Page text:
Approved! All Together Now – EY To Be One Firm (Except US, Of Course)

Ernst & Young Completes Groundbreaking Globalization Move

EY Partners Overwhelmingly Approve the Creation of EMEIA

LONDON–(BUSINESS WIRE)–Ernst & Young today announces that its partners across Western and Eastern Europe, the Middle East, India and Africa have overwhelmingly approved the proposed integration of its country practices into a single EMEIA Area.

The new Area will be a US$11 billion organization with more than 60,000 people and 3,300 partners. It will operate as a single unit, led by Mark Otty as Area Managing Partner, and a single executive team. EMEIA will be effective from 1 July 2008.

Chairman and CEO Jim Turley said, “I am of course delighted by the tremendous response from our partners in favor of this significant step change in the globalization of our business. I have also been greatly encouraged by the level of feedback I have received from many of our clients across the globe, our young people and our regulators. The feedback is that this is a groundbreaking and positive step both for our own organization, and the profession as a whole.”

“Our clients tell me this move is important because it is going to enable us to better meet their needs to deliver seamless, consistent high-quality service, not just across EMEIA, but right across the world. Our people want to be in an organization where their opportunities are without boundaries. They want and expect mobility, challenging international assignments and a diverse and teaming culture on a truly global scale,” Turley said.

For my comments on the merger,  listen to my podcast with Broc Romanek at www.The CorporateCounsel.Net.
And for another perspective on this story, see Jim Peterson’s Re: Balance blog.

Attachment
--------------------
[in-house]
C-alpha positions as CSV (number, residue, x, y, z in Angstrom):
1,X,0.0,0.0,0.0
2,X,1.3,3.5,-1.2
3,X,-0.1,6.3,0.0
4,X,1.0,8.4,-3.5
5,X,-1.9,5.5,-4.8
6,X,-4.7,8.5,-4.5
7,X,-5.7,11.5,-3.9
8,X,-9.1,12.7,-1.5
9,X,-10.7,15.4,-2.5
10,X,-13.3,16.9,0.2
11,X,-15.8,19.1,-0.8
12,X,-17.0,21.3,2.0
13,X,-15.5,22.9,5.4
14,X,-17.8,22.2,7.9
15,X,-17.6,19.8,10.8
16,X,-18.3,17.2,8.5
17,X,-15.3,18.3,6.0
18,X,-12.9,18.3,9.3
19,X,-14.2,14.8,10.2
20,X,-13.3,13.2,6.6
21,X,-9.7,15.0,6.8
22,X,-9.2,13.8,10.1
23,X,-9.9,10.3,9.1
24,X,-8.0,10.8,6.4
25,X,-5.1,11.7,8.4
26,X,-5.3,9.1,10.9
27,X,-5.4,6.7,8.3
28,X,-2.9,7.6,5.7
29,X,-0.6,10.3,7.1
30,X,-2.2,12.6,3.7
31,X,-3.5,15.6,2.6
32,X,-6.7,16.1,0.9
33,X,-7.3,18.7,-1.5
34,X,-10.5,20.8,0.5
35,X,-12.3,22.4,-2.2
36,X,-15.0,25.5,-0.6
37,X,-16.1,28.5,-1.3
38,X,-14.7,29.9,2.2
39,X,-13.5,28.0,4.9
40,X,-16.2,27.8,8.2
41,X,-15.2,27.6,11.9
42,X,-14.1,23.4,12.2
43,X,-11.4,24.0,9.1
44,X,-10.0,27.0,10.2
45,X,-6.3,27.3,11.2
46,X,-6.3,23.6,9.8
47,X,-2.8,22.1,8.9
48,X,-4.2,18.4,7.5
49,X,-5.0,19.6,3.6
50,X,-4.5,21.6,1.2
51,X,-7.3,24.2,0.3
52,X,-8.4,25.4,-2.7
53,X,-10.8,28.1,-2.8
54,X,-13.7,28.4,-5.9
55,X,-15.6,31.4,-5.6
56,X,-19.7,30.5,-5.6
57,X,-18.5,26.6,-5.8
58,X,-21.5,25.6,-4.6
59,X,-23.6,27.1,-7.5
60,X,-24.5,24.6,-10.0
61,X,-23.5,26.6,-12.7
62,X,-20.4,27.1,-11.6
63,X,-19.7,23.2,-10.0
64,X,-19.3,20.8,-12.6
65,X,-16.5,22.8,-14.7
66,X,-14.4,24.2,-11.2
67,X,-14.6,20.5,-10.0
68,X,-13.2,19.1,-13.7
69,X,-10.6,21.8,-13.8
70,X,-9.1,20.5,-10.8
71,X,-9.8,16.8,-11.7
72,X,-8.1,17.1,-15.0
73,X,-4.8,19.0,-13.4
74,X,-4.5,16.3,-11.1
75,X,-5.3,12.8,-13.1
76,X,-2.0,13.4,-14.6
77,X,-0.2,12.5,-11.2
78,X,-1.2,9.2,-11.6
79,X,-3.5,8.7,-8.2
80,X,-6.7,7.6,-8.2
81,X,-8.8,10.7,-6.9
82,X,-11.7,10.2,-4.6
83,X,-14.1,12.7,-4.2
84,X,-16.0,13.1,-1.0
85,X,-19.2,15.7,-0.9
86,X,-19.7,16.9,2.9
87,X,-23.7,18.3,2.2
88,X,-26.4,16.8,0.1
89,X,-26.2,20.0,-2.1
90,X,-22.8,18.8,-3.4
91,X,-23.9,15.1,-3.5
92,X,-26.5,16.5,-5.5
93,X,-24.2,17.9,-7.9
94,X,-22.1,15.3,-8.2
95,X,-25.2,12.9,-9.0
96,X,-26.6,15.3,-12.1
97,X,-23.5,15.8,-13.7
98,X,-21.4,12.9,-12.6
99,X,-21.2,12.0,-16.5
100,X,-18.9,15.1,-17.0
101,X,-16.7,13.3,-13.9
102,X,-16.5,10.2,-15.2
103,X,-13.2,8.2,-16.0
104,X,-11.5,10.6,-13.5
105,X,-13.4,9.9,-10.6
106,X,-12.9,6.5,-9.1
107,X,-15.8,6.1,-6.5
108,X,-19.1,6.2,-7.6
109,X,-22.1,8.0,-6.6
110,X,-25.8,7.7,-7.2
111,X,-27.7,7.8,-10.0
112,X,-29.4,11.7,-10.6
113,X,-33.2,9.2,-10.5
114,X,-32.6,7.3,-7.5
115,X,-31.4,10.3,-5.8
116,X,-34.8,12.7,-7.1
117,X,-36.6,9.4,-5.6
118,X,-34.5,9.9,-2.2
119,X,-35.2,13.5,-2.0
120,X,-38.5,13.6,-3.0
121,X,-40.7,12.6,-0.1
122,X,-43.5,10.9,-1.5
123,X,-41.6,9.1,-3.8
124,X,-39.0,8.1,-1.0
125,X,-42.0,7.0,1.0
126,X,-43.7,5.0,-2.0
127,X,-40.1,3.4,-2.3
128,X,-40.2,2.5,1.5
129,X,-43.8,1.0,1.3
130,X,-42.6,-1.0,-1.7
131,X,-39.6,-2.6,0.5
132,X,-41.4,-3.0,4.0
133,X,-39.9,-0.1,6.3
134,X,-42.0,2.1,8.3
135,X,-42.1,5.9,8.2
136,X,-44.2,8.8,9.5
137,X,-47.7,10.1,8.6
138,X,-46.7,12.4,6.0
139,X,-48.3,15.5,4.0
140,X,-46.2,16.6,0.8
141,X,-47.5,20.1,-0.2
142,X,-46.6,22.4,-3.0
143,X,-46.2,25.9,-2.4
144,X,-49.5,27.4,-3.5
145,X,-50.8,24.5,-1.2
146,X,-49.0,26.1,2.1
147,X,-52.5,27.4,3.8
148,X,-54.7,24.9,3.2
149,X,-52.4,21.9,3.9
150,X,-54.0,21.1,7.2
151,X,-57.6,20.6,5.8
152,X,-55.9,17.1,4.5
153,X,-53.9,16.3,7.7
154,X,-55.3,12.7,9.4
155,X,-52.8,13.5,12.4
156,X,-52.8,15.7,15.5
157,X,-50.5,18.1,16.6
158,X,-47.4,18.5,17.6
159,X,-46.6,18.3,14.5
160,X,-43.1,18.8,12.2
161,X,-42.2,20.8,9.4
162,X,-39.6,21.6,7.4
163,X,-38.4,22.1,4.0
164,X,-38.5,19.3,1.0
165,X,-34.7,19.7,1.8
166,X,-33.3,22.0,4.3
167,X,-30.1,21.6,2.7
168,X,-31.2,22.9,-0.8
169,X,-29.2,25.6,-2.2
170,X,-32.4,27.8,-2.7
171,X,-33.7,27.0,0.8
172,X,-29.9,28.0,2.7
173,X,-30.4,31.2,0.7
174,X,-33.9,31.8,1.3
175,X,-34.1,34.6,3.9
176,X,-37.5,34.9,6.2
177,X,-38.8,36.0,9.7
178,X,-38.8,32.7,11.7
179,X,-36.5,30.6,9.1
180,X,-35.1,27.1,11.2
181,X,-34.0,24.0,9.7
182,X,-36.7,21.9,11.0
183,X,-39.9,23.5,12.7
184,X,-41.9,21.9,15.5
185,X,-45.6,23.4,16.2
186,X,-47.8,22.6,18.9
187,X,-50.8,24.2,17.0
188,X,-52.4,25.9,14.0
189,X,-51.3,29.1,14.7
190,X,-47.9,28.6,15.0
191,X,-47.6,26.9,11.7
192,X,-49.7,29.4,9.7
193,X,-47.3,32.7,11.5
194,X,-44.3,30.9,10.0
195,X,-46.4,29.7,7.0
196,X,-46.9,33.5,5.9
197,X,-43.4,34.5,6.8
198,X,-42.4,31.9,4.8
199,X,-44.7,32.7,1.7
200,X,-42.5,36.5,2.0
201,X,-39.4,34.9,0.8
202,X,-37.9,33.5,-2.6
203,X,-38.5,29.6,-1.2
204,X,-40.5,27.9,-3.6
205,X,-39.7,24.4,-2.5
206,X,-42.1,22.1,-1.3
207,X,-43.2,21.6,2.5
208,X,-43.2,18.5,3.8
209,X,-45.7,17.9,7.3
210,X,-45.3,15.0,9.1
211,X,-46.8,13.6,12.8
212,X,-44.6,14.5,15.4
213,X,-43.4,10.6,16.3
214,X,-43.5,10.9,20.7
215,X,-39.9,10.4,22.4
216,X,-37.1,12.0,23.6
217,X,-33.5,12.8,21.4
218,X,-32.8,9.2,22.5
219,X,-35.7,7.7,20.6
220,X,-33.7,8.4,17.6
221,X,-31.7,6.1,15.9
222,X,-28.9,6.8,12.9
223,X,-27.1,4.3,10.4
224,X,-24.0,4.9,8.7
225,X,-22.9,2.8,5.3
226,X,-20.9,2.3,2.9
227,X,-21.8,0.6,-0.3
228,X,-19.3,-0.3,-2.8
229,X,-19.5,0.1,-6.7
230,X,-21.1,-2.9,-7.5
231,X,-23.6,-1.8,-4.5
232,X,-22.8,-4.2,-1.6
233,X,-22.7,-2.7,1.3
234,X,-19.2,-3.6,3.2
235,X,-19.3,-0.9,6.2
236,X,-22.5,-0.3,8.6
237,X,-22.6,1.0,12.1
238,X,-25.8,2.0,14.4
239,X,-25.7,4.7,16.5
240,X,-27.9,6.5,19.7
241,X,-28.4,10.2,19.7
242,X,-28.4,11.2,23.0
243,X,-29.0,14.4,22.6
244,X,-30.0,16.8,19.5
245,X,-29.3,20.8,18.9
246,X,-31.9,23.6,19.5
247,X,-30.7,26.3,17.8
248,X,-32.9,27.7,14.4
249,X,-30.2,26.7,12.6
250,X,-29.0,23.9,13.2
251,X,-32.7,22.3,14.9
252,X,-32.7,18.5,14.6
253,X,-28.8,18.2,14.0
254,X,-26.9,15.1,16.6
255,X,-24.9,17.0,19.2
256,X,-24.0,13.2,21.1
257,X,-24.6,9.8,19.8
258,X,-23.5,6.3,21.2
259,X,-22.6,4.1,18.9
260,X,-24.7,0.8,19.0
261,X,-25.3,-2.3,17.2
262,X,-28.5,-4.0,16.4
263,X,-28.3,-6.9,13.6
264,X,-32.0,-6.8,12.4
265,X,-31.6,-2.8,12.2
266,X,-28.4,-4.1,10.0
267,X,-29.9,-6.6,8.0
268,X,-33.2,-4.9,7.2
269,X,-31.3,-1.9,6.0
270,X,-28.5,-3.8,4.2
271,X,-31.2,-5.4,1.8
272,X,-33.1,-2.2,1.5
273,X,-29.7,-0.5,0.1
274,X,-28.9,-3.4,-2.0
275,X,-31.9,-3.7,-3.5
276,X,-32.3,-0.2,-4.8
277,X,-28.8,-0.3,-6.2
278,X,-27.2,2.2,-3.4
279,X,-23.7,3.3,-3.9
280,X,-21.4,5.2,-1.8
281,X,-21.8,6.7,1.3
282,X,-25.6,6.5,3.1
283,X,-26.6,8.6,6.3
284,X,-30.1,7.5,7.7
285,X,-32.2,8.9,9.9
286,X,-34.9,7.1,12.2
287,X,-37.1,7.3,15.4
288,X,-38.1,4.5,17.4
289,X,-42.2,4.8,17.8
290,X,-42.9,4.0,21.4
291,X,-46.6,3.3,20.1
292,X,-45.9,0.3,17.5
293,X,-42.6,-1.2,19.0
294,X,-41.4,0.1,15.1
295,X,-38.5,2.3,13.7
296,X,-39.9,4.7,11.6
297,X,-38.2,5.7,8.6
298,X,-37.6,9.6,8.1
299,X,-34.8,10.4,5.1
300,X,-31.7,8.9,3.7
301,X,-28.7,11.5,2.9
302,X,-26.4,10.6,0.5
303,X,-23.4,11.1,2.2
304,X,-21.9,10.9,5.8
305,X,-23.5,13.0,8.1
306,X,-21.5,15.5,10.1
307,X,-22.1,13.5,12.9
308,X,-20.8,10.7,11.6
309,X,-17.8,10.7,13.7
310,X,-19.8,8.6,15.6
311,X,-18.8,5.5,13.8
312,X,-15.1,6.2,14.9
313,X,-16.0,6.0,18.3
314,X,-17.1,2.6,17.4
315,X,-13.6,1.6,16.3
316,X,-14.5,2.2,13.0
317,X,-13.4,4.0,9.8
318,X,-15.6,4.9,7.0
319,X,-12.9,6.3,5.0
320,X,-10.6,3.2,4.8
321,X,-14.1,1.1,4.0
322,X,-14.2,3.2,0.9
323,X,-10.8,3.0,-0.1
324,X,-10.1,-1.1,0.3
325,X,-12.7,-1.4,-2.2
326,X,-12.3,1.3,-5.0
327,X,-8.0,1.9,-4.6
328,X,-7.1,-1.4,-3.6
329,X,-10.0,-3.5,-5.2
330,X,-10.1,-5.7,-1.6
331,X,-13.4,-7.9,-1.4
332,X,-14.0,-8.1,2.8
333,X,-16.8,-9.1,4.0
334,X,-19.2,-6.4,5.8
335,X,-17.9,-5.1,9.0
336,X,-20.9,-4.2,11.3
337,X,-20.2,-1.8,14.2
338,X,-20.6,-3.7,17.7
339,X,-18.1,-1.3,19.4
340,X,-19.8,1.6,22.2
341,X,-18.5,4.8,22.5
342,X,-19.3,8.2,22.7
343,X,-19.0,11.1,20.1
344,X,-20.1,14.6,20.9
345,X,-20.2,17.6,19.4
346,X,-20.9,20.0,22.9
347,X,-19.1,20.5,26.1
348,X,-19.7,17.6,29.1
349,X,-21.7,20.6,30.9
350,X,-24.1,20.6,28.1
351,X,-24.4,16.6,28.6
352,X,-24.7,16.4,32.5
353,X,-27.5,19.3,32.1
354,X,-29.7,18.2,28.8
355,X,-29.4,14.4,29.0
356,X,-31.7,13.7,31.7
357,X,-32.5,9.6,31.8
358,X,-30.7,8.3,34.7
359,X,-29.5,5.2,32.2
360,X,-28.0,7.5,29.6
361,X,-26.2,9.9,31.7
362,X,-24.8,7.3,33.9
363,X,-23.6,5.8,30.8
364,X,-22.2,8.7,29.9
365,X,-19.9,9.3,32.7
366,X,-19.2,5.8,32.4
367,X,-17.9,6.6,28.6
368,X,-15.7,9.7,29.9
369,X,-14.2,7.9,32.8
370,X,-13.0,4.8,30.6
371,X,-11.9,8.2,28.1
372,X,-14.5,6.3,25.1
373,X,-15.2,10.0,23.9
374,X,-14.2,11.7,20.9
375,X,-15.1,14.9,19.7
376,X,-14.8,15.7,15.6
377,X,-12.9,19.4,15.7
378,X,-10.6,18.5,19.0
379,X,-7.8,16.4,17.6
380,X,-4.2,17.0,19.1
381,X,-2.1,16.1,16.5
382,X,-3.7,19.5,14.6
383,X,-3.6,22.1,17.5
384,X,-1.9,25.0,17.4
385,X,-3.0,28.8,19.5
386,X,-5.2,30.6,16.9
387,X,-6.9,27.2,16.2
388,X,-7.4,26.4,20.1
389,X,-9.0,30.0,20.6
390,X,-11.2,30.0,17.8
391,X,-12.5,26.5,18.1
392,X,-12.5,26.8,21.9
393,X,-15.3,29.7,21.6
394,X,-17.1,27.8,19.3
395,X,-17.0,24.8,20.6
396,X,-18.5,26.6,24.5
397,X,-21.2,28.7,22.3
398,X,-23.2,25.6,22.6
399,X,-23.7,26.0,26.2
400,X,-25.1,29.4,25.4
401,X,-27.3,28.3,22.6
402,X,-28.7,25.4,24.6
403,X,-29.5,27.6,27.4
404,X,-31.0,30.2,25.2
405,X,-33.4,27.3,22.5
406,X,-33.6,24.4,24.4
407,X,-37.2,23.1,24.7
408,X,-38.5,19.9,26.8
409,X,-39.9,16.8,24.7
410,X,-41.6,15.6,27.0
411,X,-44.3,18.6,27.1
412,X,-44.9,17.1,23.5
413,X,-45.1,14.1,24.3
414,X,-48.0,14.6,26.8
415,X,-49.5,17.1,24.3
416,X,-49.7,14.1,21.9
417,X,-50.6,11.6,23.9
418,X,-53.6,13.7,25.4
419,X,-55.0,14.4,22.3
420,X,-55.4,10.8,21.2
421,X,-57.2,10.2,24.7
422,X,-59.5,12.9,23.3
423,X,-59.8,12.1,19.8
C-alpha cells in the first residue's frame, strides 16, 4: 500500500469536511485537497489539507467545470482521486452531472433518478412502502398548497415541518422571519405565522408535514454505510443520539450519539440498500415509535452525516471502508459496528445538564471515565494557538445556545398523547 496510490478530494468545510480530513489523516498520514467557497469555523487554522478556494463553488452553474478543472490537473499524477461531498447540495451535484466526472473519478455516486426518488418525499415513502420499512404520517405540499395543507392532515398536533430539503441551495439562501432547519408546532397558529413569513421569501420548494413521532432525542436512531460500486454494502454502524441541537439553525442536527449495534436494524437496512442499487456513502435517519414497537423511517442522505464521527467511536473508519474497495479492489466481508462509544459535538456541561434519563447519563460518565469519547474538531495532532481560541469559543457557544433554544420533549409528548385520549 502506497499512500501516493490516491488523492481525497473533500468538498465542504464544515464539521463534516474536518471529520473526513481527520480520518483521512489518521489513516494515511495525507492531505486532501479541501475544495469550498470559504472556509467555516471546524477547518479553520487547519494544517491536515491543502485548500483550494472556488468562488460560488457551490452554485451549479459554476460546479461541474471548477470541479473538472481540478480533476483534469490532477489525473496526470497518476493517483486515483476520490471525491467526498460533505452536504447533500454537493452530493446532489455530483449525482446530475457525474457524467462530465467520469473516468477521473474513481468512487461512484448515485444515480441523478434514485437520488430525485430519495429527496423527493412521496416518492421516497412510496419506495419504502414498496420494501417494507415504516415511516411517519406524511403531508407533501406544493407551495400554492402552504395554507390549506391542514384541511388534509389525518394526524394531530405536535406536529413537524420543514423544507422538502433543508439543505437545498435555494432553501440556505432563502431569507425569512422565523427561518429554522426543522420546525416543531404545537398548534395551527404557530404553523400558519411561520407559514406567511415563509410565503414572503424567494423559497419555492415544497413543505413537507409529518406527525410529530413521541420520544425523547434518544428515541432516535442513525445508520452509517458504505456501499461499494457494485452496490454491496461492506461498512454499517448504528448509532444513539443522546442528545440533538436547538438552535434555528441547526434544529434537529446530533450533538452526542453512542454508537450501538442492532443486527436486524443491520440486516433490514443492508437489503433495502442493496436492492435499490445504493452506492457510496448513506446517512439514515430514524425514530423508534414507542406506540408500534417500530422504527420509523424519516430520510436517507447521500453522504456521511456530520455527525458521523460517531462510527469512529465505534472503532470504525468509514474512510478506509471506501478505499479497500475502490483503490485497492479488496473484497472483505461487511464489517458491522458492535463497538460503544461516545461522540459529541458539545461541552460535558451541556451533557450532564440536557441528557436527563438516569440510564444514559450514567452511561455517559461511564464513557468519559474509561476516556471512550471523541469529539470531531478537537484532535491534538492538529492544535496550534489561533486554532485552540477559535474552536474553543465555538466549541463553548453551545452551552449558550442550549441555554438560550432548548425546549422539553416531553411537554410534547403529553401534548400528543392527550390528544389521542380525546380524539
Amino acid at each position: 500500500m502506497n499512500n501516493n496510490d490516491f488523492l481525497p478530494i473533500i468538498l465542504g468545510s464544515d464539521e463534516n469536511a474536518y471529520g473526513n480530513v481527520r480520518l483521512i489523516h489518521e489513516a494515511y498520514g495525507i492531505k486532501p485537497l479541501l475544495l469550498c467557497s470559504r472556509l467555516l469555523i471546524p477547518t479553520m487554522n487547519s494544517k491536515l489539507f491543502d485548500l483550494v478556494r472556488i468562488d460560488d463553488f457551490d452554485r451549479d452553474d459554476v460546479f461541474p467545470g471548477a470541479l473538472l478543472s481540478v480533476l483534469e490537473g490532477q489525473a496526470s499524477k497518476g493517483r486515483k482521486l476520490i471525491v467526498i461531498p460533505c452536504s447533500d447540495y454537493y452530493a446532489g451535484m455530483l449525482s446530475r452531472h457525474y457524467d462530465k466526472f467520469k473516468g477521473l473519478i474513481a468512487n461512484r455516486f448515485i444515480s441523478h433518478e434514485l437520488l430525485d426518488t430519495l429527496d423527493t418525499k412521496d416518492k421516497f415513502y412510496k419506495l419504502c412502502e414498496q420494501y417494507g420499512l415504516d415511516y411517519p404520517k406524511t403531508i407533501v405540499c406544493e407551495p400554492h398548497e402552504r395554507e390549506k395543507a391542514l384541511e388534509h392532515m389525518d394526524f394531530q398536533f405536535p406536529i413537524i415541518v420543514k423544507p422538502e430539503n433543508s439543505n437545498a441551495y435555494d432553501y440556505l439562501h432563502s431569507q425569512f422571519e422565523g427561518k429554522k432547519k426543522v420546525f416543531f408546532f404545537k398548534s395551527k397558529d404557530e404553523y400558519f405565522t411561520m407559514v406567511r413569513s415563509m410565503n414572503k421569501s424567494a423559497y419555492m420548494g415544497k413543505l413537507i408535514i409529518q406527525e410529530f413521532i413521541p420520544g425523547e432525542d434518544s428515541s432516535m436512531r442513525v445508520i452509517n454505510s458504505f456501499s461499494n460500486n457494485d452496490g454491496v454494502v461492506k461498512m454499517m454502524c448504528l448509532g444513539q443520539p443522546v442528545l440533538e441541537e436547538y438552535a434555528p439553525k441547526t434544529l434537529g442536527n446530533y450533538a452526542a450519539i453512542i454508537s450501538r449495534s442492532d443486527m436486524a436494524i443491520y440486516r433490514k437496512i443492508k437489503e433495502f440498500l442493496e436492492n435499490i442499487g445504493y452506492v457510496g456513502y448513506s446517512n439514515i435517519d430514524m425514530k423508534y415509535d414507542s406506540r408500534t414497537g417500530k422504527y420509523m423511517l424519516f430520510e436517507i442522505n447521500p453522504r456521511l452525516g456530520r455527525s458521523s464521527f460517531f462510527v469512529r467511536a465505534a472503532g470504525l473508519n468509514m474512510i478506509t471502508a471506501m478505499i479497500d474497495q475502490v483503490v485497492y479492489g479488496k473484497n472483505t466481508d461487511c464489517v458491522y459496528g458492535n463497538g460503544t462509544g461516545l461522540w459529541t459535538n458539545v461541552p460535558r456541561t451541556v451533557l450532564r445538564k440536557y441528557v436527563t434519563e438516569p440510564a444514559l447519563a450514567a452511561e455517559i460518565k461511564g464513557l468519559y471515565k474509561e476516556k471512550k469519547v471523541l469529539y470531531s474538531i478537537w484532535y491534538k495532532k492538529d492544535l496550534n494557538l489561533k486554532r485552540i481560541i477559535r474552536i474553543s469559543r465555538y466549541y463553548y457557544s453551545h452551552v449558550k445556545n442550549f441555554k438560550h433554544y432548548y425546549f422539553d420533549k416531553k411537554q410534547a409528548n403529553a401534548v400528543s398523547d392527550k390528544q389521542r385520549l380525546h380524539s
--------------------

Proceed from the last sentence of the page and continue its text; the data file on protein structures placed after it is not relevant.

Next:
The following story originally posted on April 21, 2008

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Blockbuster news coming out of the UK late Sunday.

The rest of the world is afraid of the big, bad US litigation environment.  Maybe they should be afraid of the big, bad US quality and integrity problems instead.
So, PwC, Deloitte and KPMG (to a lesser extent as they have started down this path already…), what are you waiting for?
Ernst & Young to form single business

Ernst & Young is to launch the biggest shake-up of the professional services industry since the collapse of Arthur Andersen by merging its European partnerships and integrating a further 42 countries into a single unit.

The move, to be announced on Monday, is the boldest shift by a Big Four firm to overcome the country-level legal and regulatory restrictions that have limited the national partnerships and frustrated their efforts fully to mirror the global reach of their multinational clients.

The new unit includes 87 countries – covering Europe, the Middle East, India and Africa – and will be led by a single management team, headed by Mark Otty, the UK chairman. The firms in the region already work closely but this will mark a new step by integrating them financially with a single profit-sharing scheme and region-wide investment decisions.The Big Four networks face a perennial struggle between the desire to meet clients’ worldwide needs, the strict national regulations governing audit firms and the desire to limit the risk of a catastrophic lawsuit against one partnership bringing down the entire network.

John Ferraro, E&Y’s global chief operating officer, said: “We’ve looked at the risk and we don’t believe we’ve taken on appreciably more risk by doing what we’re doing. In terms of operating across the 87 countries in a more connected and integrated way, we think there are a lot of benefits to that.”

The 3,330 partners in the affected firms must agree on the changes, and votes are scheduled in May following a roadshow by senior executives. E&Y plans fully to merge its 45 European partnerships into a single legal entity – a practice made possible by recent changes in European regulation but still subject to voting by each partnership. Firms elsewhere will be formally combined where laws permit…Although they are global brands, the four are, in fact, networks of largely autonomous national firms, which has sometimes led to patchy quality.
4 replies
  1. Anonymous
    Anonymous says:

    I read one comment on this story from The reader believed that the network firms constituted one firm anyway. He also stated that these firms were hiding behind a veil to shield themselves from liability.

    My view, contracting with member firms can be like pulling a tooth. It’s extremely painful. After all the work is done, it needs to be re-reviewed.

    Besides, if the network was really like one firm, why consolidate members? Any suggestion that network firms are one firm is simply not grounded in the facts.

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